Crowne launches Sports Law Clinic
Sports attorney Dr Emir Crowne launched a representation clinic for Canadian and Caribbean athletes yesterday.
The Sports Law Clinic provides pro bono representation to athletes on matters across various sporting tribunals and is also staffed by Toronto based attorney Amanda Fowler and Matthew Gayle, based in Trinidad.
The clinic is based in Port-of-Spain, Trinidad, and Crowne describes it as the first of its kind in the region.
“For far too long, athletes have been unable to access justice,” Crowne told The Gleaner. They were simply at the mercy of their national sporting organisations, anti-doping bodies, and others. The clinic seeks to address that imbalance. Athletes now have access to experienced representation when defending their rights, be it doping allegations, team selection, disputes, disciplinary matters, or otherwise.”
Crowne said that there are many athletes who are not financially capable of gaining representation when the need arises, and the clinic has aimed to address that.
“So many athletes get cheated by their sports federations,” he said. “They have nowhere to turn, they have no one to ask, and they sometimes end up retiring from sport. It just ends up a mess. So, we’re trying to add a piece to the puzzle. Lately, everyone’s talking about sport psychology, fitness, and all of that, but there’s the other side of it, the business legal side. So we’re just trying to do our part [so] that when athletes unfortunately have to appear before some sort of sports tribunal, they have at least have access to some sort of competent representation. That’s what we’re trying to achieve with the clinic. Hopefully we can do our part to give back to the community because as lawyers we owe it to the community. If we could even help only one athlete, we’d be happy.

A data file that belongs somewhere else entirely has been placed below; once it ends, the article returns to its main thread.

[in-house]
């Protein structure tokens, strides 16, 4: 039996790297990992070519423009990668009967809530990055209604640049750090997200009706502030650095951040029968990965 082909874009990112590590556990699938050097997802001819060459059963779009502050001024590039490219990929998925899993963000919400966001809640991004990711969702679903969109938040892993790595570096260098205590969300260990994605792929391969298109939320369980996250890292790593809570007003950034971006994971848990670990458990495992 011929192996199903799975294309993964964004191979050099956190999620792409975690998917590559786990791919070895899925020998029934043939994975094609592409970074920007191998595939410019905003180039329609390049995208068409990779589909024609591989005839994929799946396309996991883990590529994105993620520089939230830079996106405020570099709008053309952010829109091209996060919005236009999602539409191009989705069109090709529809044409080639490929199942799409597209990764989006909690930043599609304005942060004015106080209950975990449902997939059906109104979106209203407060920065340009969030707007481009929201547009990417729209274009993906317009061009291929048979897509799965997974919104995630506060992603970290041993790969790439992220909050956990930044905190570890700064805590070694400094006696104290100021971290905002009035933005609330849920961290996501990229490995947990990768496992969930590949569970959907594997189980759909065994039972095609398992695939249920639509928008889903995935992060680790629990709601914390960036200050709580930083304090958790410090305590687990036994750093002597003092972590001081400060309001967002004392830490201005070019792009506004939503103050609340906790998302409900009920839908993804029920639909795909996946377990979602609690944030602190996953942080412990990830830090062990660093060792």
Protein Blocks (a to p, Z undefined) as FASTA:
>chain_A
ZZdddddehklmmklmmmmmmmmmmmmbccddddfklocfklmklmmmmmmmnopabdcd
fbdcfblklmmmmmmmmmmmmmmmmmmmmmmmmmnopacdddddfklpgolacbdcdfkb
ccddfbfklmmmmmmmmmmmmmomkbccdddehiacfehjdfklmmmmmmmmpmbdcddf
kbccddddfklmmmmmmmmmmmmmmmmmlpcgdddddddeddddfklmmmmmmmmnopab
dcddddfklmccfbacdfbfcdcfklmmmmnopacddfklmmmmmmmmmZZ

Another aim of the clinic, Crowne said, is to create job opportunities for young attorneys just leaving law school.
“The clinic is more than happy to hear from young Jamaican attorneys at law, with an interest in sports law who would like to join us. We’re more than happy to have them on board,” Crowne shared.
Crowne had previously offered his services pro bono to Olympian Nesta Carter in February 2017 ahead of his appeal to the Court of Arbitration for Sport regarding Team Jamaica’s disqualification in the men’s 4x100m final at the 2008 Beijing Olympics. Carter and his teammates were stripped of their gold medal after he retroactively tested positive for the banned substance methylhexaneamine.